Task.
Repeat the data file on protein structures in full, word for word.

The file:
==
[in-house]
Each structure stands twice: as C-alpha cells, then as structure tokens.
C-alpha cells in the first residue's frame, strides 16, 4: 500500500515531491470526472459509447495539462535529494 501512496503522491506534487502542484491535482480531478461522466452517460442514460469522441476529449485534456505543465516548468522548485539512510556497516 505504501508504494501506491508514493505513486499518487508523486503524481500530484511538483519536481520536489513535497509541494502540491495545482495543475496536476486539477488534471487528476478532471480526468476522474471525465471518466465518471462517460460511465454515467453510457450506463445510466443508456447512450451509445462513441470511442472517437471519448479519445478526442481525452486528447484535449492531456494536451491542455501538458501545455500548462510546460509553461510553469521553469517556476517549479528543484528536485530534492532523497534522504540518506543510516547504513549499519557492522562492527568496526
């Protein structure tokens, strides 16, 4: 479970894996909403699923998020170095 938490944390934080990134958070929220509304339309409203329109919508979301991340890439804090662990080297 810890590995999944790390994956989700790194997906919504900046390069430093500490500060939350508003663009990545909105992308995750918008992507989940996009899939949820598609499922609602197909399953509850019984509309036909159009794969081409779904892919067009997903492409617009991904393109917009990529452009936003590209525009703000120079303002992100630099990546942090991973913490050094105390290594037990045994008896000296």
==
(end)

[in-house]
Each structure stands twice: as C-alpha cells, then as structure tokens.
C-alpha cells in the first residue's frame, strides 16, 4: 500500500515531491470526472459509447495539462535529494 501512496503522491506534487502542484491535482480531478461522466452517460442514460469522441476529449485534456505543465516548468522548485539512510556497516 505504501508504494501506491508514493505513486499518487508523486503524481500530484511538483519536481520536489513535497509541494502540491495545482495543475496536476486539477488534471487528476478532471480526468476522474471525465471518466465518471462517460460511465454515467453510457450506463445510466443508456447512450451509445462513441470511442472517437471519448479519445478526442481525452486528447484535449492531456494536451491542455501538458501545455500548462510546460509553461510553469521553469517556476517549479528543484528536485530534492532523497534522504540518506543510516547504513549499519557492522562492527568496526
């Protein structure tokens, strides 16, 4: 479970894996909403699923998020170095 938490944390934080990134958070929220509304339309409203329109919508979301991340890439804090662990080297 810890590995999944790390994956989700790194997906919504900046390069430093500490500060939350508003663009990545909105992308995750918008992507989940996009899939949820598609499922609602197909399953509850019984509309036909159009794969081409779904892919067009997903492409617009991904393109917009990529452009936003590209525009703000120079303002992100630099990546942090991973913490050094105390290594037990045994008896000296």